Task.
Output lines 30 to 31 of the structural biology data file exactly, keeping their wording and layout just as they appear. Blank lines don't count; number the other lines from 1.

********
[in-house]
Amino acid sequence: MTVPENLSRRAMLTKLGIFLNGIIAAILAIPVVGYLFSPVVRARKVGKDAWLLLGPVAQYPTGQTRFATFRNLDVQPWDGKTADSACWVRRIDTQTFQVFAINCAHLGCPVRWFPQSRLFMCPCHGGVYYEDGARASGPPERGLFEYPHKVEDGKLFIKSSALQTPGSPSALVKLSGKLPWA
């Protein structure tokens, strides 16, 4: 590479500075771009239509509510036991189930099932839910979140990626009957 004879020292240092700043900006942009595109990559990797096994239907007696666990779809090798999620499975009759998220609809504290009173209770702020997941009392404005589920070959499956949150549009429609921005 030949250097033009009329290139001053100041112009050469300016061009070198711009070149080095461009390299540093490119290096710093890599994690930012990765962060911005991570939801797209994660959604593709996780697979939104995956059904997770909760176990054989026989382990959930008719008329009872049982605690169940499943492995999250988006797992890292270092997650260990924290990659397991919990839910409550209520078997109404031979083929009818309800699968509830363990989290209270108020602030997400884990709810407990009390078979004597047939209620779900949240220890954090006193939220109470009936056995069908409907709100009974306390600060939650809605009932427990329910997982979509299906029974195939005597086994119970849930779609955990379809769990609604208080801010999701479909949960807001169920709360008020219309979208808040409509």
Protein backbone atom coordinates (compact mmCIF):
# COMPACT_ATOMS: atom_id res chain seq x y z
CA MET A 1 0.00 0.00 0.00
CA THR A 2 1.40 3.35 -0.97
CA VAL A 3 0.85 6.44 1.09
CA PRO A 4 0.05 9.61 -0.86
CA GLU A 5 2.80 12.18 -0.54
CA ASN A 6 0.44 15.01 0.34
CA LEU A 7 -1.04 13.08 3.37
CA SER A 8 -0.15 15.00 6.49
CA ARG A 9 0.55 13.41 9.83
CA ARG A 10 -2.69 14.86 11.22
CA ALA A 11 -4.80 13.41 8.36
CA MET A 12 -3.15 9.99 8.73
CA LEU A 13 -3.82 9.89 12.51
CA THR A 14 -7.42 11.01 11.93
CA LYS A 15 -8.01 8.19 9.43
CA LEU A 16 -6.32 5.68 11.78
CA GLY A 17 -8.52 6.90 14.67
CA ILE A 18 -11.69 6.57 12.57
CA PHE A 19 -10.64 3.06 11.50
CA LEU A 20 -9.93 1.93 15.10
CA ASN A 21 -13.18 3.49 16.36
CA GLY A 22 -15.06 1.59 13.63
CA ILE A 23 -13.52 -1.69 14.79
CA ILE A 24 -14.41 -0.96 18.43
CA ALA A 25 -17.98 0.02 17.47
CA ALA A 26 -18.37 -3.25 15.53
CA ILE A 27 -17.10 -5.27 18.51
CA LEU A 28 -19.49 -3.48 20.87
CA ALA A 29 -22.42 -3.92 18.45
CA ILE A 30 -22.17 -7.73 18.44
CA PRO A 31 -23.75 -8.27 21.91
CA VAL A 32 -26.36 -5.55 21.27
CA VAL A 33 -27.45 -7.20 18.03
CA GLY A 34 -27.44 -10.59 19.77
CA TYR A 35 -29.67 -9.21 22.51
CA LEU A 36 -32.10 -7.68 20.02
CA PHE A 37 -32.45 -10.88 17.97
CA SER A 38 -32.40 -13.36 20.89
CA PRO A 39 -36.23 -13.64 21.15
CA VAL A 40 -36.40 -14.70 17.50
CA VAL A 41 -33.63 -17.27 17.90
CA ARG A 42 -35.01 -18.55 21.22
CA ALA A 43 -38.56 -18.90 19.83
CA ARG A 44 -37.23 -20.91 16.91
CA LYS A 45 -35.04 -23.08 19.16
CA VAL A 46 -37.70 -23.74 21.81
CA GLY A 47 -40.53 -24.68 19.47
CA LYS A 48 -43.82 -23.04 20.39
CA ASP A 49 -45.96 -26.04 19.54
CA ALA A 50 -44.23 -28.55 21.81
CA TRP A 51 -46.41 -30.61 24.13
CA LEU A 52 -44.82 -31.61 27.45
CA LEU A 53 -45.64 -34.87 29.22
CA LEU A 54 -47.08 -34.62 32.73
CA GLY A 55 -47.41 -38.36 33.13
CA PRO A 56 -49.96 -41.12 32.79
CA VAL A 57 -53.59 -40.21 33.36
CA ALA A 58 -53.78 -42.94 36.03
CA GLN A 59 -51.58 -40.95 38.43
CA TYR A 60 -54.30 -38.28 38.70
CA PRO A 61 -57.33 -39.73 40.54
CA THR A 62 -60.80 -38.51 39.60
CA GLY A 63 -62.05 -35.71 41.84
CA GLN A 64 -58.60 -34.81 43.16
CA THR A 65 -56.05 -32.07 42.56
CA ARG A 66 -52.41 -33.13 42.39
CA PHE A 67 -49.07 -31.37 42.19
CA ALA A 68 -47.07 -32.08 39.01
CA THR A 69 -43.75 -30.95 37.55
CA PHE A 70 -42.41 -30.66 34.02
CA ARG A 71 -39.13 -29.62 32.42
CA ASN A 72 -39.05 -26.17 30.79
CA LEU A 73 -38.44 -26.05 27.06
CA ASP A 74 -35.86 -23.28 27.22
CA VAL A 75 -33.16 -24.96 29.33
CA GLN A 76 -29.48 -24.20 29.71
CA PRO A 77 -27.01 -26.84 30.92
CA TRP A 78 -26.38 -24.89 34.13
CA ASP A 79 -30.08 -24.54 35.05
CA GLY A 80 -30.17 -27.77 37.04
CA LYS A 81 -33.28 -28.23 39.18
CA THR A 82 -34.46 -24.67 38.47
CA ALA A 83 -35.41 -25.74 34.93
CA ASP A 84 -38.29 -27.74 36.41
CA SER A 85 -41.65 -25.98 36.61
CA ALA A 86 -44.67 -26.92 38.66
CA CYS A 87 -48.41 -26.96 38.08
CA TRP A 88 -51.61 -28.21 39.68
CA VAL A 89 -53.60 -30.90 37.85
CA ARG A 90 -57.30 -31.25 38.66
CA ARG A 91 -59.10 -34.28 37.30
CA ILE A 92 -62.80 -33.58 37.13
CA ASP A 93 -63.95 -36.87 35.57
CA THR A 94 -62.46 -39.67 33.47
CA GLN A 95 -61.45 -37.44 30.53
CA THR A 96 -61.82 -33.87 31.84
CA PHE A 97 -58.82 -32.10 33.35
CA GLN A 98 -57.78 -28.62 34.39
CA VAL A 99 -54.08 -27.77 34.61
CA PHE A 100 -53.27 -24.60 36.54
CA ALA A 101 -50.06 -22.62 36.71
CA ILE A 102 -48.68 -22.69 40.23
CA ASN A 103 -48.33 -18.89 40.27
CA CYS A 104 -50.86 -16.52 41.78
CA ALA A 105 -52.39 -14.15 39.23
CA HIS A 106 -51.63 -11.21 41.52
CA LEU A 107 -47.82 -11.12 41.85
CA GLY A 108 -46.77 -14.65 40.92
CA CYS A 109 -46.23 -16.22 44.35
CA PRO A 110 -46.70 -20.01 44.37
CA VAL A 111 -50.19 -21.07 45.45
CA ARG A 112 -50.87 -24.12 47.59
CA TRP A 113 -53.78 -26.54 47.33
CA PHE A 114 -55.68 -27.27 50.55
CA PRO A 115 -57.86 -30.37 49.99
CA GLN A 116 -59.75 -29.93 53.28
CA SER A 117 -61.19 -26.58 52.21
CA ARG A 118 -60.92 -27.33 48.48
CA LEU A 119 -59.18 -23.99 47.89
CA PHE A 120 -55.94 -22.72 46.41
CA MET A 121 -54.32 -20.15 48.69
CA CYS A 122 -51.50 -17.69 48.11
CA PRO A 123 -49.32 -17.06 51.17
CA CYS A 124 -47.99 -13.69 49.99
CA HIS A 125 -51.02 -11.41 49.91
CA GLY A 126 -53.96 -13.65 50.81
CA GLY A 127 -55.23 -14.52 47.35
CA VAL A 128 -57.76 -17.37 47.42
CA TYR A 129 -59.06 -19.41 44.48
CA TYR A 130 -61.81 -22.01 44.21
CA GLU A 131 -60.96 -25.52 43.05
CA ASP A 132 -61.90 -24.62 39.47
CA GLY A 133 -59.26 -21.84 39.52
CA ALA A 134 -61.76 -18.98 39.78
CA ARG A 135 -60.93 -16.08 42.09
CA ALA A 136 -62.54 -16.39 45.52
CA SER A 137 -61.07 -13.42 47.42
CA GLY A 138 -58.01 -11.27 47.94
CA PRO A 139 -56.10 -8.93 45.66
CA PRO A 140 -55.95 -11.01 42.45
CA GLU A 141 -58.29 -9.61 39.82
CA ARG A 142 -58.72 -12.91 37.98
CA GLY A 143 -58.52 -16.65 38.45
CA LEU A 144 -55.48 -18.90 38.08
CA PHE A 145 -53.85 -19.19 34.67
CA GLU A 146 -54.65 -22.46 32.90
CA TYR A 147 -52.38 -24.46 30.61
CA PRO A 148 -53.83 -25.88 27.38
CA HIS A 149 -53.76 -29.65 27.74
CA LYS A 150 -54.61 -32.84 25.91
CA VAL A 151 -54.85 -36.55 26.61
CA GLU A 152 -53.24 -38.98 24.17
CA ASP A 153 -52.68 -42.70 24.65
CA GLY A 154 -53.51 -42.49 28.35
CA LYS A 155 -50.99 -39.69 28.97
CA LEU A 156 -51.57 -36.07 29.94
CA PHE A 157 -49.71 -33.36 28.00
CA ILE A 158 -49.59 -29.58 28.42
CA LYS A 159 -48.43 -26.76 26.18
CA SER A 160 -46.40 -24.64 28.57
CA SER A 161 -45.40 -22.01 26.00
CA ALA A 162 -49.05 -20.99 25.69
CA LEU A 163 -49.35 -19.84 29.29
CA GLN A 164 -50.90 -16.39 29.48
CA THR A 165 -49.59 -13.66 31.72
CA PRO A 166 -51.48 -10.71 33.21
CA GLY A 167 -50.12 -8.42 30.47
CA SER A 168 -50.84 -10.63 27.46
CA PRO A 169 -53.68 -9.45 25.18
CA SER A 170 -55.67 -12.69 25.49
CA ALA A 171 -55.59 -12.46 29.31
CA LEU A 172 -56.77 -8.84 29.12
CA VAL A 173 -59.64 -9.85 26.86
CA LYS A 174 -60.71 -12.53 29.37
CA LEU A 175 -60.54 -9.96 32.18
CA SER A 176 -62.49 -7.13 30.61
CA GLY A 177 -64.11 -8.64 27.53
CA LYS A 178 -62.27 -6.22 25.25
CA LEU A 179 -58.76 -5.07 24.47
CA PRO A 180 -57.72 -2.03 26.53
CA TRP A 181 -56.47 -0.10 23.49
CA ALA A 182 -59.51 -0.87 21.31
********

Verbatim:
CA ALA A 25 -17.98 0.02 17.47
CA ALA A 26 -18.37 -3.25 15.53